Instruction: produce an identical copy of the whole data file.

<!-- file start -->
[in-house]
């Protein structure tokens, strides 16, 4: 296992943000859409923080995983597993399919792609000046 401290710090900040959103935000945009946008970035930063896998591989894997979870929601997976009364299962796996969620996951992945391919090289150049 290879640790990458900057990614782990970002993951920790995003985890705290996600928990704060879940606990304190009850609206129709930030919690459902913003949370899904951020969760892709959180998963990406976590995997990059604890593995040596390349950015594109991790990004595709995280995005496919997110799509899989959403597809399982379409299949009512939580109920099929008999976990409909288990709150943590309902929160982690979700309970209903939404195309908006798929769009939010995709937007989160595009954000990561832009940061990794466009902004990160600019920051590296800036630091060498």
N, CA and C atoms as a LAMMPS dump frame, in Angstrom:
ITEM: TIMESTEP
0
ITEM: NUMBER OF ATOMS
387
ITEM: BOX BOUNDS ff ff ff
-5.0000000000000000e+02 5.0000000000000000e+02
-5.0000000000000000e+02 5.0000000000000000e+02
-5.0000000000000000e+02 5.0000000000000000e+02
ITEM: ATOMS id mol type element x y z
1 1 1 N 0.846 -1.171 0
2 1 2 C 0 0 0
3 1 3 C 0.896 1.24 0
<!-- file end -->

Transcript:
[in-house]
């Protein structure tokens, strides 16, 4: 296992943000859409923080995983597993399919792609000046 401290710090900040959103935000945009946008970035930063896998591989894997979870929601997976009364299962796996969620996951992945391919090289150049 290879640790990458900057990614782990970002993951920790995003985890705290996600928990704060879940606990304190009850609206129709930030919690459902913003949370899904951020969760892709959180998963990406976590995997990059604890593995040596390349950015594109991790990004595709995280995005496919997110799509899989959403597809399982379409299949009512939580109920099929008999976990409909288990709150943590309902929160982690979700309970209903939404195309908006798929769009939010995709937007989160595009954000990561832009940061990794466009902004990160600019920051590296800036630091060498």
N, CA and C atoms as a LAMMPS dump frame, in Angstrom:
ITEM: TIMESTEP
0
ITEM: NUMBER OF ATOMS
387
ITEM: BOX BOUNDS ff ff ff
-5.0000000000000000e+02 5.0000000000000000e+02
-5.0000000000000000e+02 5.0000000000000000e+02
-5.0000000000000000e+02 5.0000000000000000e+02
ITEM: ATOMS id mol type element x y z
1 1 1 N 0.846 -1.171 0
2 1 2 C 0 0 0
3 1 3 C 0.896 1.24 0